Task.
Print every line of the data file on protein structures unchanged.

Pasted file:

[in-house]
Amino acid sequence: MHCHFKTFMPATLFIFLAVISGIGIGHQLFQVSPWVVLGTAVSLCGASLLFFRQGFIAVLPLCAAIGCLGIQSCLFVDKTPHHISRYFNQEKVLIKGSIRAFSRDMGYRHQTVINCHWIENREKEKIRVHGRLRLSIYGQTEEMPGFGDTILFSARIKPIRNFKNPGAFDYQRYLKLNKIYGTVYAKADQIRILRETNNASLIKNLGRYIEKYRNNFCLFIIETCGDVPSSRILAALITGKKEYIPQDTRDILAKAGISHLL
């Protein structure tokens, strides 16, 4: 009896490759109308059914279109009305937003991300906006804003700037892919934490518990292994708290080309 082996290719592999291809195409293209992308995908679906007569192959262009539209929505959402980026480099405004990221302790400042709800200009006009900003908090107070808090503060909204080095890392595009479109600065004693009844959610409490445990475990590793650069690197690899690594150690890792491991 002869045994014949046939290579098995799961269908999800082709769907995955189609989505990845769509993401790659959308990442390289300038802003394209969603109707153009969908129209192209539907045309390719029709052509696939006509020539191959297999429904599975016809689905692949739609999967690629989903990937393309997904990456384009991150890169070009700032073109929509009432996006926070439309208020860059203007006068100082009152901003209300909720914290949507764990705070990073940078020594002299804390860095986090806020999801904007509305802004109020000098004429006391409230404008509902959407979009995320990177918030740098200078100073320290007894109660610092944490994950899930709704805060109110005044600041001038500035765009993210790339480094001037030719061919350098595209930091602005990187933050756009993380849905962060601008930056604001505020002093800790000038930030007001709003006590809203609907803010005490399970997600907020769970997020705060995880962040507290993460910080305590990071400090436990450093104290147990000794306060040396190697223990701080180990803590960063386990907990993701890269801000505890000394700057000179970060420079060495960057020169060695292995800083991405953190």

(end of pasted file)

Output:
[in-house]
Amino acid sequence: MHCHFKTFMPATLFIFLAVISGIGIGHQLFQVSPWVVLGTAVSLCGASLLFFRQGFIAVLPLCAAIGCLGIQSCLFVDKTPHHISRYFNQEKVLIKGSIRAFSRDMGYRHQTVINCHWIENREKEKIRVHGRLRLSIYGQTEEMPGFGDTILFSARIKPIRNFKNPGAFDYQRYLKLNKIYGTVYAKADQIRILRETNNASLIKNLGRYIEKYRNNFCLFIIETCGDVPSSRILAALITGKKEYIPQDTRDILAKAGISHLL
């Protein structure tokens, strides 16, 4: 009896490759109308059914279109009305937003991300906006804003700037892919934490518990292994708290080309 082996290719592999291809195409293209992308995908679906007569192959262009539209929505959402980026480099405004990221302790400042709800200009006009900003908090107070808090503060909204080095890392595009479109600065004693009844959610409490445990475990590793650069690197690899690594150690890792491991 002869045994014949046939290579098995799961269908999800082709769907995955189609989505990845769509993401790659959308990442390289300038802003394209969603109707153009969908129209192209539907045309390719029709052509696939006509020539191959297999429904599975016809689905692949739609999967690629989903990937393309997904990456384009991150890169070009700032073109929509009432996006926070439309208020860059203007006068100082009152901003209300909720914290949507764990705070990073940078020594002299804390860095986090806020999801904007509305802004109020000098004429006391409230404008509902959407979009995320990177918030740098200078100073320290007894109660610092944490994950899930709704805060109110005044600041001038500035765009993210790339480094001037030719061919350098595209930091602005990187933050756009993380849905962060601008930056604001505020002093800790000038930030007001709003006590809203609907803010005490399970997600907020769970997020705060995880962040507290993460910080305590990071400090436990450093104290147990000794306060040396190697223990701080180990803590960063386990907990993701890269801000505890000394700057000179970060420079060495960057020169060695292995800083991405953190």